Keywords: digital skills, labour market transitions
    JEL: C25 J23
    Date: 2021–02
  2. By: Monteiro, José-Antonio
    Abstract: Based on the first comprehensive mapping of telecommunications provisions telecommunications in regional trade agreements (RTAs), this paper shows that telecommunications provisions in RTAs have evolved and expanded significantly over the years. While some provisions focus on information and communications technologies (ICT) infrastructure, policy and investment, other provisions address telecommunications services as well as standards and conformity assessment procedures of ICT equipment. The most detailed and comprehensive telecommunications provisions are found in stand-alone chapters, sections or annexes on telecommunications services. A network analysis further reveals that telecommunications provisions remain highly heterogenous. Only a limited number of, mostly advanced economies, tend to negotiate very detailed and comprehensive provisions on telecommunications in their respective RTAs. While many telecommunications provisions found in RTAs draw on existing WTO rules, including the Annex on Telecommunications to the General Agreement on Trade in Services (GATS), some GATS provisions, the Reference Paper on Regulatory Principles on Basic Telecommunications and the Agreement on Technical Barriers to Trade, an increasing number of RTAs incorporate explicit provisions that expand existing WTO disciplines and address new regulatory topics related to telecommunications services, such as international roaming, net neutrality, and stolen or lost mobile terminal equipment.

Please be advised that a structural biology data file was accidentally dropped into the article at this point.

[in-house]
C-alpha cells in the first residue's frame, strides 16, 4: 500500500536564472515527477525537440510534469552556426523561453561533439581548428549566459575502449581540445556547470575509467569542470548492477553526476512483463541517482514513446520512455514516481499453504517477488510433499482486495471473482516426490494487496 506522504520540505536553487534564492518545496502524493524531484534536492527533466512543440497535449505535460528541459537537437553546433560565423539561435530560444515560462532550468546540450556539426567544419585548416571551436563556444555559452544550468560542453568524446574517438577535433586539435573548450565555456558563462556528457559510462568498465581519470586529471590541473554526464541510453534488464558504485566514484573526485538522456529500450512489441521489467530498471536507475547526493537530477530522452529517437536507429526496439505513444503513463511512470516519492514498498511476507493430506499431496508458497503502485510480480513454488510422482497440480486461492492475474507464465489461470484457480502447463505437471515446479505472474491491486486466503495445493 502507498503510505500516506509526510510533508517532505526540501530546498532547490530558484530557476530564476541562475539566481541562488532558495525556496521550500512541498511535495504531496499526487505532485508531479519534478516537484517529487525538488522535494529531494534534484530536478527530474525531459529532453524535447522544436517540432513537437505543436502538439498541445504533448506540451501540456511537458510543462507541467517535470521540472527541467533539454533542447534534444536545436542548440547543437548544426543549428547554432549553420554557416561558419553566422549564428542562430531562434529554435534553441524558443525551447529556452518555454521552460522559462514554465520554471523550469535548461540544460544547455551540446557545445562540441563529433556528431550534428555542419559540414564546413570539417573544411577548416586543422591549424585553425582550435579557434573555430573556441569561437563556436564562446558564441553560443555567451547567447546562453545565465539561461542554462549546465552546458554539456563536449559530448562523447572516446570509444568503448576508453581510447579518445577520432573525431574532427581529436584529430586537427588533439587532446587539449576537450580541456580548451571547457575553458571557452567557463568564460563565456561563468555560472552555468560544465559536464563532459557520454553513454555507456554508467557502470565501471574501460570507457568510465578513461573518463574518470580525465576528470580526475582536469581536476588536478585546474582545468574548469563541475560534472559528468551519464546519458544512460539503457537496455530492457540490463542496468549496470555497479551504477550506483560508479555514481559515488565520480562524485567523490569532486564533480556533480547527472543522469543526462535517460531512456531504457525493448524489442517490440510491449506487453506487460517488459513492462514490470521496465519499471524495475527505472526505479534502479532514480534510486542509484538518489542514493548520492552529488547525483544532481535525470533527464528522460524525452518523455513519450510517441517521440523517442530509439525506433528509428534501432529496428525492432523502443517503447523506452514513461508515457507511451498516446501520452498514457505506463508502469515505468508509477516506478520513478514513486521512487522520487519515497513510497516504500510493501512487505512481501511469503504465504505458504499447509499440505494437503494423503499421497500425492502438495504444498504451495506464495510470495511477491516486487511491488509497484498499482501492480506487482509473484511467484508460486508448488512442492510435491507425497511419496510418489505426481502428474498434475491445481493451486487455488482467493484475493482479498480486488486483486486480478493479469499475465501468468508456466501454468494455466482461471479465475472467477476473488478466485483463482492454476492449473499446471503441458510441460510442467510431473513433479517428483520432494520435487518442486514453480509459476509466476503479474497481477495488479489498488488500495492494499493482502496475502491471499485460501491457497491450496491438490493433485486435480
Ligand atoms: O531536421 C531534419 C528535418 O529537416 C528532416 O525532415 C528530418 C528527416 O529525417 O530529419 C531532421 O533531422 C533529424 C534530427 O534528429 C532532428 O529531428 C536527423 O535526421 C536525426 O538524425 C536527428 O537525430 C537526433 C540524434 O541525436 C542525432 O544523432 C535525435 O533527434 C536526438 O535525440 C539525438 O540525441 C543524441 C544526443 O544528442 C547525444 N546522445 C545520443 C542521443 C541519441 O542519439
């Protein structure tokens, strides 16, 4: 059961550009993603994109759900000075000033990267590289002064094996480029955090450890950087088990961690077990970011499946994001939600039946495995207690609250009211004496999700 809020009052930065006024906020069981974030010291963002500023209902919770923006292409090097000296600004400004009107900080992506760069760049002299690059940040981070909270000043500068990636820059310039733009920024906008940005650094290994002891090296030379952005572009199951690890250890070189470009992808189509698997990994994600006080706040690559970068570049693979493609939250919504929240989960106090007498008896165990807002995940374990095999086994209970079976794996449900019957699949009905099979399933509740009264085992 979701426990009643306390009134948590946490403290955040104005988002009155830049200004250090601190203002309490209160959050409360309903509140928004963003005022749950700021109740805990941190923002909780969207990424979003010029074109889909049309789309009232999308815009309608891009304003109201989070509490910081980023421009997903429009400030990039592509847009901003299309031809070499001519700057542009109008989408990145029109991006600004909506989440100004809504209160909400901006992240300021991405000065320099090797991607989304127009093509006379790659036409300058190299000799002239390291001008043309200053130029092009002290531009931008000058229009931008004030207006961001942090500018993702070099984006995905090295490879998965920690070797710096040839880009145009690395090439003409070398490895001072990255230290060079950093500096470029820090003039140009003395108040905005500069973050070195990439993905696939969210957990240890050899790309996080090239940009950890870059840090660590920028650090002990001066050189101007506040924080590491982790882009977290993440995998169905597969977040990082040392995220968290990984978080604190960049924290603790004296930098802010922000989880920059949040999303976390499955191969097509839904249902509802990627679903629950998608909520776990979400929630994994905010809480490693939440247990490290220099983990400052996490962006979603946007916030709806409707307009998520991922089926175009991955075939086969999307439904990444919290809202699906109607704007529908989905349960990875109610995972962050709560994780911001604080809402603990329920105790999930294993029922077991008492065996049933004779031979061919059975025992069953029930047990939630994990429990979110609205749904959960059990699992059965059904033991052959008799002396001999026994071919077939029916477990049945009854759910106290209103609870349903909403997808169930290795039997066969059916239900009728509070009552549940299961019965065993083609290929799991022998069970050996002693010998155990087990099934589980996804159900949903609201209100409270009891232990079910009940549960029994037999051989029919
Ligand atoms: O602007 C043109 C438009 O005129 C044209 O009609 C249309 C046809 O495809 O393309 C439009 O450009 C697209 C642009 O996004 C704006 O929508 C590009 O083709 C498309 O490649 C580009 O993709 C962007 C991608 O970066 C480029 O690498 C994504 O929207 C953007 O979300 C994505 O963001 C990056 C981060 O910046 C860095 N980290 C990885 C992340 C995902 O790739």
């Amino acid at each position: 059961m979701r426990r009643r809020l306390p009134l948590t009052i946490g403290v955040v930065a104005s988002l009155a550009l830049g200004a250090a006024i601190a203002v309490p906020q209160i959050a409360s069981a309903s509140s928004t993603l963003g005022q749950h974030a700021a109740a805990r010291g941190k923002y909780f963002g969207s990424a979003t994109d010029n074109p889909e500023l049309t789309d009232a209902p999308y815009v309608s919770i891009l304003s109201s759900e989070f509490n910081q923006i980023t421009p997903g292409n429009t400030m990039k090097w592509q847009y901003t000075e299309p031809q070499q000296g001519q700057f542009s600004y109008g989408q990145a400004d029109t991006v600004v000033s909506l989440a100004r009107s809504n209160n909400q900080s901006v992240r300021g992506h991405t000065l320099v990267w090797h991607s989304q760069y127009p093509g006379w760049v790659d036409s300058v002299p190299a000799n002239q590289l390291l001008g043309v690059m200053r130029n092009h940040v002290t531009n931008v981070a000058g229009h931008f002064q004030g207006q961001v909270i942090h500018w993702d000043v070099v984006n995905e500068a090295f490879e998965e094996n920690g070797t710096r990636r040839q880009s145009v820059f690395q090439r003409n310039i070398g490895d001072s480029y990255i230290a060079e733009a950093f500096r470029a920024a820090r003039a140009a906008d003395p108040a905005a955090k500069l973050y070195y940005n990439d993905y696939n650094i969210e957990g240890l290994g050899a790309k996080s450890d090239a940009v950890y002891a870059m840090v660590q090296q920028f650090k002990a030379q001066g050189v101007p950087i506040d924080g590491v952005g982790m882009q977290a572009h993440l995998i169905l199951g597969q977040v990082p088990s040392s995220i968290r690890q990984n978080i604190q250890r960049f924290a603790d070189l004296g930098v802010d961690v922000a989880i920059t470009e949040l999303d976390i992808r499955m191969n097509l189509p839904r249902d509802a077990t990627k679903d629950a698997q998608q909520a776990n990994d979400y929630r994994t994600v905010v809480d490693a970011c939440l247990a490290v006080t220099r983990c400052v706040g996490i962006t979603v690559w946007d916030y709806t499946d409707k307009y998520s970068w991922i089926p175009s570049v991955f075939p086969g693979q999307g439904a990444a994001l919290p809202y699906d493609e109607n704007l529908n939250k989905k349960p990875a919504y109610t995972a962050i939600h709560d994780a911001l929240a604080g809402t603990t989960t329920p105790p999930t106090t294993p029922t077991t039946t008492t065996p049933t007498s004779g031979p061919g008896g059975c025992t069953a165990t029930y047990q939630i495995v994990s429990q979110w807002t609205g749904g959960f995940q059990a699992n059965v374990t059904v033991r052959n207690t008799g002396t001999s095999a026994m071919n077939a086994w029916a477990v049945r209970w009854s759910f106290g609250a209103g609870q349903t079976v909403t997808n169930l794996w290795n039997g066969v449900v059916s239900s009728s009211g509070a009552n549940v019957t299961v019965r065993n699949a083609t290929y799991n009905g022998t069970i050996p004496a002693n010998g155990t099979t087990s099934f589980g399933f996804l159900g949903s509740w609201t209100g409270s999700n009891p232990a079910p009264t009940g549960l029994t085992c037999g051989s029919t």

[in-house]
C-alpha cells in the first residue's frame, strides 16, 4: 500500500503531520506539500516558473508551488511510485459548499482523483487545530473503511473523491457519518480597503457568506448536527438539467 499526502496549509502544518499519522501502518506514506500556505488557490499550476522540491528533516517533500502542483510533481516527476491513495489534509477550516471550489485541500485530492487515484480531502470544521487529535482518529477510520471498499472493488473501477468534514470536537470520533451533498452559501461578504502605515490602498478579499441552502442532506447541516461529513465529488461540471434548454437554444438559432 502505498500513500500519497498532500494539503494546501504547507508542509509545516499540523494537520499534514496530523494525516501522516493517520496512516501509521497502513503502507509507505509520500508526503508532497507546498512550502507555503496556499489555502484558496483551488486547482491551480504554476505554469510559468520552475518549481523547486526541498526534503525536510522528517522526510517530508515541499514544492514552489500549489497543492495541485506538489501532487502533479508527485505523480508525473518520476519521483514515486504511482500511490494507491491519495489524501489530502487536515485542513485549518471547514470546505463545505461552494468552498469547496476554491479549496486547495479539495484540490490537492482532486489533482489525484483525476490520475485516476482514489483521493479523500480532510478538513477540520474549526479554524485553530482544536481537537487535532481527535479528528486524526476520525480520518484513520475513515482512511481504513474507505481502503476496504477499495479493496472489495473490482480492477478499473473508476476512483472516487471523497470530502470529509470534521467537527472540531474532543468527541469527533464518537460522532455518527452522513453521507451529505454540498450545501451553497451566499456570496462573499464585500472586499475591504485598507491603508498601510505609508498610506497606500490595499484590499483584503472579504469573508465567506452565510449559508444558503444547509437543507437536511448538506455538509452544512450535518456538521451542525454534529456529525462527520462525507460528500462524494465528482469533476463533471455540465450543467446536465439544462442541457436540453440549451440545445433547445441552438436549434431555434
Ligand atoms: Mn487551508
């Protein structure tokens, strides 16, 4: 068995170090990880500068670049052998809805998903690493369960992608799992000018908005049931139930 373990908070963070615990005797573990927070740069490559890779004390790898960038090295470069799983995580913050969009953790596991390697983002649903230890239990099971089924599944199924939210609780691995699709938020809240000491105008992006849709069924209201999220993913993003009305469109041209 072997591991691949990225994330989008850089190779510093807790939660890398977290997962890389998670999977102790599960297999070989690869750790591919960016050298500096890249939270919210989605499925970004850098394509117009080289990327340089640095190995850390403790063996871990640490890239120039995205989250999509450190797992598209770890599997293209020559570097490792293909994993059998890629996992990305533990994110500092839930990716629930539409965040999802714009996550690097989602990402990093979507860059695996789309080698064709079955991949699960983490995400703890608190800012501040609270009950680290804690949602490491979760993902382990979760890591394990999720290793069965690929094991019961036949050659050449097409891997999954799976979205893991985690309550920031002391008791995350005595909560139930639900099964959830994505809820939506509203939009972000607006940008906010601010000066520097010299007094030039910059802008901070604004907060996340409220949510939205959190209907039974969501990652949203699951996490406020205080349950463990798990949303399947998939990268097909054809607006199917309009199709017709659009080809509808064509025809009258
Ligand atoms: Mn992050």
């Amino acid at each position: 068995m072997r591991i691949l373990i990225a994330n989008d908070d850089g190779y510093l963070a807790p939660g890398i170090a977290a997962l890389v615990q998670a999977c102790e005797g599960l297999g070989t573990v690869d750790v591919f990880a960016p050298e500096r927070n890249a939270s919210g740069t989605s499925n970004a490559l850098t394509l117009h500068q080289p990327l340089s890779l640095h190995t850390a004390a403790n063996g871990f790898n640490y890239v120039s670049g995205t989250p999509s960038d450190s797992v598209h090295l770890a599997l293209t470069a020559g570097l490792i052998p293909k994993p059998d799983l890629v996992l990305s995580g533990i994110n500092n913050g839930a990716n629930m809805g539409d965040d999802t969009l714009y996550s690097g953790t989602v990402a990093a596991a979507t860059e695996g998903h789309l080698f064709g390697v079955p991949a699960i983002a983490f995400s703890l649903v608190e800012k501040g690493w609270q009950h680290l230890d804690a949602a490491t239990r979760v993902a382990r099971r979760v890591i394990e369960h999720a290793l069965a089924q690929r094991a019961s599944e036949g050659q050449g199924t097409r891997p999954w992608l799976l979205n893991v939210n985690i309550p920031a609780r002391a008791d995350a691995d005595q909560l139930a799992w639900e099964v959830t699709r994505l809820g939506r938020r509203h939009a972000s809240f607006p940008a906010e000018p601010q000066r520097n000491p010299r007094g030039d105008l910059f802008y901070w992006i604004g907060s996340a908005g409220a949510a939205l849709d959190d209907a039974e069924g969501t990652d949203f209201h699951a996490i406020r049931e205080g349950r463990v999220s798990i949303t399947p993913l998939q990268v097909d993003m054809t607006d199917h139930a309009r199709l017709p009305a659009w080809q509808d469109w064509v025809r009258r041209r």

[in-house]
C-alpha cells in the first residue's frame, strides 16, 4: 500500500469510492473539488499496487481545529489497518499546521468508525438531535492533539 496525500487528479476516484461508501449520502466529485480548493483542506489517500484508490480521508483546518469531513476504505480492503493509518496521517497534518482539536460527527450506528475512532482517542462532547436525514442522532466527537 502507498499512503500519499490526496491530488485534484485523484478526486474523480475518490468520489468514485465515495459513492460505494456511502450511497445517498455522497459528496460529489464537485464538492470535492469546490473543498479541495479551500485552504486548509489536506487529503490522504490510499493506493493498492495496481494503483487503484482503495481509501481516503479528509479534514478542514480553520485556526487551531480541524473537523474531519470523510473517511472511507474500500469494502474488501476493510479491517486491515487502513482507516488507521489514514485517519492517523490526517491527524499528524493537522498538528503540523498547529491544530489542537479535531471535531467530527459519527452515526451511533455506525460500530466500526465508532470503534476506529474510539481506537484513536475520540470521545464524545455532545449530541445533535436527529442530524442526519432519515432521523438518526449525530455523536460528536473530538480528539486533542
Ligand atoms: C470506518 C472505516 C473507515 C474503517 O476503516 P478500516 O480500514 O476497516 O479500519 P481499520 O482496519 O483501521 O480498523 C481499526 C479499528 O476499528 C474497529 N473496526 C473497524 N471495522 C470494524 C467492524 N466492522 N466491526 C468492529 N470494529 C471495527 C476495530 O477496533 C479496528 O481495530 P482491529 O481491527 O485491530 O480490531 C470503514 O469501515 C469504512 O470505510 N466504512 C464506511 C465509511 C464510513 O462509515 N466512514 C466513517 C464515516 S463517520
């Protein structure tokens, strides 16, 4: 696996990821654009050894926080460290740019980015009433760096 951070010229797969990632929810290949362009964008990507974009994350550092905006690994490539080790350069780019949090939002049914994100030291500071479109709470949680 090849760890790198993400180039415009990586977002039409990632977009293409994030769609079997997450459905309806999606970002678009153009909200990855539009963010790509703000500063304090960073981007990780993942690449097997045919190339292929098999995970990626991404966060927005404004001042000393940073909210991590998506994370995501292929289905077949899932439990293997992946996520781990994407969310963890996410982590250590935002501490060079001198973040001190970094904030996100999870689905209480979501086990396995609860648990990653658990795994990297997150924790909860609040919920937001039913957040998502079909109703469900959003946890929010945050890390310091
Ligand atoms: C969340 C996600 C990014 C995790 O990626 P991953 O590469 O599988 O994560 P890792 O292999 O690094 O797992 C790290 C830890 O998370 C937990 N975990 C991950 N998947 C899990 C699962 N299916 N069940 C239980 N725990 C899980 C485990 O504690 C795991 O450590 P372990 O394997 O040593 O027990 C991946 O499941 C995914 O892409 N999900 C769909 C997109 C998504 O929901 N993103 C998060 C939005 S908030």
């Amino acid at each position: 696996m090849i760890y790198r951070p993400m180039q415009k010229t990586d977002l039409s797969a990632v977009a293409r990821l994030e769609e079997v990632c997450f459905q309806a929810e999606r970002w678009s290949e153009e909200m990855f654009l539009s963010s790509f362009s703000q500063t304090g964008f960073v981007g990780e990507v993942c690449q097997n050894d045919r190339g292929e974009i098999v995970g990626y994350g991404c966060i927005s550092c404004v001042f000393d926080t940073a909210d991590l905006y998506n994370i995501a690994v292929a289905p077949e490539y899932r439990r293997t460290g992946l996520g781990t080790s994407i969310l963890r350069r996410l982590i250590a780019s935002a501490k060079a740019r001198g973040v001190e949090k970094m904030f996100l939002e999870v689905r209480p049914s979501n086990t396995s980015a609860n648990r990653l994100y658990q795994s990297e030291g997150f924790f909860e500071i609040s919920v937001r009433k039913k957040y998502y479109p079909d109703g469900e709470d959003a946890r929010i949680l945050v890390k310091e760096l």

Keywords: World Trade Organization,Regional Trade Agreements,Telecommunications,Digitaleconomy,Network Analysis
    JEL: F13 F15
    Date: 2021
  3. By: Fusae OKANIWA; Hiroshi YOSHIDA